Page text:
Tom. Not only was Tom a shining star during "Lady Stardust" (which I assume is like the keyboard equivalent of giving a speech to an entire arena, while you aren't wearing any clothes) it also appeared to me that Tom was also acting as a sort of director. Several times I saw other band members look to Tom (arms crossed, singing and knowing _exactly_ where they were in the song) to either reassure themselves that the song was where they expected or to help them find where it was. Tom was the center.

On the other side of the stage was Jenny, Ali and Rachel. They had probably the toughest job of the night. I think back-up singers have it pretty rough, in general, because you don't get to share the spotlight and it's your job to make the person in the spotlight shine even brighter. That has to be tough already. It can't have been made any easier being partially obscured by shadow and without monitor mixes. Hell, I can't imagine what the stage sound was like with so many people in the band. It's really a sound person's nightmare and somehow the house sound was pretty much perfect (although, I could have used a little more of the backup vocals in the house mix). Anyway, I guess I'm trying to say that these three women were the unsung heroes of the show for me.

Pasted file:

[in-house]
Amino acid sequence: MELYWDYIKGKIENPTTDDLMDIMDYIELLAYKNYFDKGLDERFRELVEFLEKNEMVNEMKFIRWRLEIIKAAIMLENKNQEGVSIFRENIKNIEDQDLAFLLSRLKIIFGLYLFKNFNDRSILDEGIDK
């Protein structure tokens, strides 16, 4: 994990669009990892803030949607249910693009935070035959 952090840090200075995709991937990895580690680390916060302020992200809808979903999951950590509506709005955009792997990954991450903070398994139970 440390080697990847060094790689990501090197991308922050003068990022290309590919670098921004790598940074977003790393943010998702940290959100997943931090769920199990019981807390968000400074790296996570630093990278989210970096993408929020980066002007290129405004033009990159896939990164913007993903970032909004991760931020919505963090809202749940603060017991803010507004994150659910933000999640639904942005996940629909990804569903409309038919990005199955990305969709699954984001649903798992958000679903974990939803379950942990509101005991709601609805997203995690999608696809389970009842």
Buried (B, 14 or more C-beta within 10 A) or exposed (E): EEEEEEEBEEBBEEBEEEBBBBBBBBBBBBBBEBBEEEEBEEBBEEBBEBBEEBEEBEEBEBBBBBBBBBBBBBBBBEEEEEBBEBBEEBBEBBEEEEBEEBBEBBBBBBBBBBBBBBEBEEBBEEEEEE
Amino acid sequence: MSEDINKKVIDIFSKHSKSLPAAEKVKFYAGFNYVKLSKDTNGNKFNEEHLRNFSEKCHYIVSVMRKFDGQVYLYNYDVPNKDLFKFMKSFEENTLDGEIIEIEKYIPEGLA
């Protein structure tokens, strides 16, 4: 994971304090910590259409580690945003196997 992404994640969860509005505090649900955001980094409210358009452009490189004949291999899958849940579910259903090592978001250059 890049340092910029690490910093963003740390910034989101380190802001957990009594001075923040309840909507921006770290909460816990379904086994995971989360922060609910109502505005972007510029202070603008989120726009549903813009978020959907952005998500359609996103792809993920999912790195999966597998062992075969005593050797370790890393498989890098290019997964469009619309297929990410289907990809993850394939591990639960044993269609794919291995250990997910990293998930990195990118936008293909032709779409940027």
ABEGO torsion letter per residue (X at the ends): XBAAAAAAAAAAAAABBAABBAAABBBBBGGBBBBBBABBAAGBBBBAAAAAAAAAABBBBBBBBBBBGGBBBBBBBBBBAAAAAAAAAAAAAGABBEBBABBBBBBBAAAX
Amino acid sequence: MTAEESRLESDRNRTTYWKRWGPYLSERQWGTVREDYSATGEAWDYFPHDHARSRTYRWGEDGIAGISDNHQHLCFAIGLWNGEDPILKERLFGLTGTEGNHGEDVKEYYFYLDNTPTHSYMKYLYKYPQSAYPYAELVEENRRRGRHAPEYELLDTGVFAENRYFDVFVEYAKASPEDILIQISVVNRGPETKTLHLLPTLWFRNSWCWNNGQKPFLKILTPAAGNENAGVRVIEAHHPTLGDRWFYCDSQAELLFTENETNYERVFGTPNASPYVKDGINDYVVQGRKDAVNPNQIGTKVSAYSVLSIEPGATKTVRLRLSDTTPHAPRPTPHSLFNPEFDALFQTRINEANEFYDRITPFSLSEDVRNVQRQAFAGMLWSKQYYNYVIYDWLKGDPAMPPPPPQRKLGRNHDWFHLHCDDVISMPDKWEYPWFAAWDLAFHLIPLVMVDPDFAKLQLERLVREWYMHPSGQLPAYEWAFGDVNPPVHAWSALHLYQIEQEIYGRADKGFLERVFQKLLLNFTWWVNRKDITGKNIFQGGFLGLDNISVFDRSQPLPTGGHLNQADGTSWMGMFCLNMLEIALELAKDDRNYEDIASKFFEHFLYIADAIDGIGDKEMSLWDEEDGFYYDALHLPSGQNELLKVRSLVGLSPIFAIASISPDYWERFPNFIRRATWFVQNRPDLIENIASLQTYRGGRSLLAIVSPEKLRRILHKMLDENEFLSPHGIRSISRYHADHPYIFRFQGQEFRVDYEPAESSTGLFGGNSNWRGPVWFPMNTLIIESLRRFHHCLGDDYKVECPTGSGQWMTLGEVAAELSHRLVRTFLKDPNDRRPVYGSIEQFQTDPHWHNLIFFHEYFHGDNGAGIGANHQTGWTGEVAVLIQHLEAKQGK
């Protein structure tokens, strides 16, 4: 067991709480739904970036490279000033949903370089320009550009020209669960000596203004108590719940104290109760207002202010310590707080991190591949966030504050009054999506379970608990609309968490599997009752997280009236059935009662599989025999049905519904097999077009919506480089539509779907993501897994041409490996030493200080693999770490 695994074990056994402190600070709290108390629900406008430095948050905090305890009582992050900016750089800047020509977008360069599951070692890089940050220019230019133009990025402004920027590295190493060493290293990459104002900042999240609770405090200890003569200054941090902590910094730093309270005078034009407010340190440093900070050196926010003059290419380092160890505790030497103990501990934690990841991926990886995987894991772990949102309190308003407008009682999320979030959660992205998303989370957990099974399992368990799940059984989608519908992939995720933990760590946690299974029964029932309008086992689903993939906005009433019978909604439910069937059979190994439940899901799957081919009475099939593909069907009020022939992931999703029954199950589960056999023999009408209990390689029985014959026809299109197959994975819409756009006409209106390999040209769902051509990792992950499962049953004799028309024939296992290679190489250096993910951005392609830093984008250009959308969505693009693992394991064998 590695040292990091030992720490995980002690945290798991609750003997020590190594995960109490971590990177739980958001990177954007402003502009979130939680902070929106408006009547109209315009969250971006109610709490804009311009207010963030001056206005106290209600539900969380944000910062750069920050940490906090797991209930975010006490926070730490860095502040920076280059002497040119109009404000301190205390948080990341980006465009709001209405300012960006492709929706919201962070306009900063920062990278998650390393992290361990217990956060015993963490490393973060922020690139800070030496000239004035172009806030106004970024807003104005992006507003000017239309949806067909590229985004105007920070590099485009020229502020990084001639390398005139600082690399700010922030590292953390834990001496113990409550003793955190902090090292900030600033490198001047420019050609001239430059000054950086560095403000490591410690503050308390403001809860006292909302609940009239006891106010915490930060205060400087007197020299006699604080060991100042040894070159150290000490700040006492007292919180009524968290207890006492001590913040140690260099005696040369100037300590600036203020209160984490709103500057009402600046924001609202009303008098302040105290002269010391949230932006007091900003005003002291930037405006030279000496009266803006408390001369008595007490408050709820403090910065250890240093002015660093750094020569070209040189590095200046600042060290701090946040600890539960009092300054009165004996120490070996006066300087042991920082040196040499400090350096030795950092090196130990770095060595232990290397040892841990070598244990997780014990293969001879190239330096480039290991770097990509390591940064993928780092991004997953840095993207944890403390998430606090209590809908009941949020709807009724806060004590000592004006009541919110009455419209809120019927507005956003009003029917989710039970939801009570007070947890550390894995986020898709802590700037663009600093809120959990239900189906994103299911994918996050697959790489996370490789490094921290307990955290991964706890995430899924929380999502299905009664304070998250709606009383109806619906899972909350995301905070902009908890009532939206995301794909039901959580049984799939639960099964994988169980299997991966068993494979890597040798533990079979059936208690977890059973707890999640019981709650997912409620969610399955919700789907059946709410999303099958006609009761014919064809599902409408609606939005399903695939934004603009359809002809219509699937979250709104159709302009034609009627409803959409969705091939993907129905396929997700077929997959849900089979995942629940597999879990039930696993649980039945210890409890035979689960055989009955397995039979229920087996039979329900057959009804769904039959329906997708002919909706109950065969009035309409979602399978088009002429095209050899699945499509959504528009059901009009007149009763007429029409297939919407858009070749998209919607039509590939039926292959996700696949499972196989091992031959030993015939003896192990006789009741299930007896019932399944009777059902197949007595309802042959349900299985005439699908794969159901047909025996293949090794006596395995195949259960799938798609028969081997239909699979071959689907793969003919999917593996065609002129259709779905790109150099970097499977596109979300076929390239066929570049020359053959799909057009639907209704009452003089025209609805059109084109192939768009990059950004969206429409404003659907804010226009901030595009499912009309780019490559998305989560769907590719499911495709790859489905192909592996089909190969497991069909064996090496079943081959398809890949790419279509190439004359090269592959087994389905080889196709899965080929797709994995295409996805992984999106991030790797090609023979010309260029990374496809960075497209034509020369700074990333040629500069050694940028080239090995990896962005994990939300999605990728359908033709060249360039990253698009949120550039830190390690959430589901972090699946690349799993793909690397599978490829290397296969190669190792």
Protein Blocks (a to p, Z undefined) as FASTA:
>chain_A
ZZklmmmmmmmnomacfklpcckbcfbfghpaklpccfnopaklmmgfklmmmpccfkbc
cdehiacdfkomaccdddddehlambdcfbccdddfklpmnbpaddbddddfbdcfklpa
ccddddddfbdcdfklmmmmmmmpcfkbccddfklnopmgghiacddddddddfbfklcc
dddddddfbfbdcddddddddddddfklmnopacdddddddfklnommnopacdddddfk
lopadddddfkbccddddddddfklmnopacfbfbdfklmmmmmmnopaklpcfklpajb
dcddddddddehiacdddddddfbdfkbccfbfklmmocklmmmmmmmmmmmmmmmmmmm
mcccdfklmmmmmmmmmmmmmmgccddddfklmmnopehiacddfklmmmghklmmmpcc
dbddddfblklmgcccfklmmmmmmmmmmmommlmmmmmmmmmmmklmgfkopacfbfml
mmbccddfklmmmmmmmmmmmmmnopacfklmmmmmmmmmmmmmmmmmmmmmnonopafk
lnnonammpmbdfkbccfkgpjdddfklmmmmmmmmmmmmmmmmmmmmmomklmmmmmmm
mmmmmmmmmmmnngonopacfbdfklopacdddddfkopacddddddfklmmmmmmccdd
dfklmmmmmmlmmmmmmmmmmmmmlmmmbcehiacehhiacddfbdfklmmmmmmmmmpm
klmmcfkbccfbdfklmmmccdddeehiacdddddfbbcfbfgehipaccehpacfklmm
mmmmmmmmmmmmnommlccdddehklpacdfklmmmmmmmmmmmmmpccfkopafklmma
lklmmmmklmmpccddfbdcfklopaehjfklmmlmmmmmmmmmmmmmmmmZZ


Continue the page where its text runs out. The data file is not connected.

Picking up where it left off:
While we are on the subject of things I could have used a little more of in the house mix.... John Sporman. I'll never understand how some guitar players can be playing badass hot licks and solos but yet still look so calm, cool and collected. John is some sort of Zen master, I guess. Just. So. Cool. Every little guitar lick I wanted to hear was there and it all sounded perfect. Somewhere in the second set I saw John smile and it made my heart dance for a second. I guess he has to be careful with those things because they have the power of the Care Bear Stare.

If John was ice, Travis Yost was fire. Whether it was playing the delicate 12-string parts or just rocking the fuck out, Travis killed it. When I first saw the Glass Spiders (Halloween), Travis was playing drums. He was sitting back, confidently, and just putting all the beats exactly where he wanted them without (apparently) a care in the world. On Saturday the confidence was still there and it brought fuckloads of swagger along with it. Big rock moves and tons of energy. Frankly, I'm a little pissed that Travis can do all of this.

Shit, I'm realizing that I probably should have done this in individual messages after all. For one, it's way too damn long. But, even worse is that by doing it this way I'm putting folks at the end and leaving an unspoken implication that somehow they weren't as rad. Please rest assured that this order is completely random and primarily dictated by the way in which my broken brain puts things together.